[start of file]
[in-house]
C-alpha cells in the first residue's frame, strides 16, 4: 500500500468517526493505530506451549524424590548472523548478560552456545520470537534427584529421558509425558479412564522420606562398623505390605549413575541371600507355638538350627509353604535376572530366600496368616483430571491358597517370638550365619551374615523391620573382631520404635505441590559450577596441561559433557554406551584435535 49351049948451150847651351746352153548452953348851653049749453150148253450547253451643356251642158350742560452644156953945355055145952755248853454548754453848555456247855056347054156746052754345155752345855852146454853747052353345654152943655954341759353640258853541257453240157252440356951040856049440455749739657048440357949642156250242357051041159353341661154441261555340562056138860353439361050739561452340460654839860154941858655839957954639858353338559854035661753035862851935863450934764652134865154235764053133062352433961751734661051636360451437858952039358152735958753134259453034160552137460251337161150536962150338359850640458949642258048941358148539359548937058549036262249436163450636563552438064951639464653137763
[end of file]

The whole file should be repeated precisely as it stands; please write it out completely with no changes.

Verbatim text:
[in-house]
C-alpha cells in the first residue's frame, strides 16, 4: 500500500468517526493505530506451549524424590548472523548478560552456545520470537534427584529421558509425558479412564522420606562398623505390605549413575541371600507355638538350627509353604535376572530366600496368616483430571491358597517370638550365619551374615523391620573382631520404635505441590559450577596441561559433557554406551584435535 49351049948451150847651351746352153548452953348851653049749453150148253450547253451643356251642158350742560452644156953945355055145952755248853454548754453848555456247855056347054156746052754345155752345855852146454853747052353345654152943655954341759353640258853541257453240157252440356951040856049440455749739657048440357949642156250242357051041159353341661154441261555340562056138860353439361050739561452340460654839860154941858655839957954639858353338559854035661753035862851935863450934764652134865154235764053133062352433961751734661051636360451437858952039358152735958753134259453034160552137460251337161150536962150338359850640458949642258048941358148539359548937058549036262249436163450636563552438064951639464653137763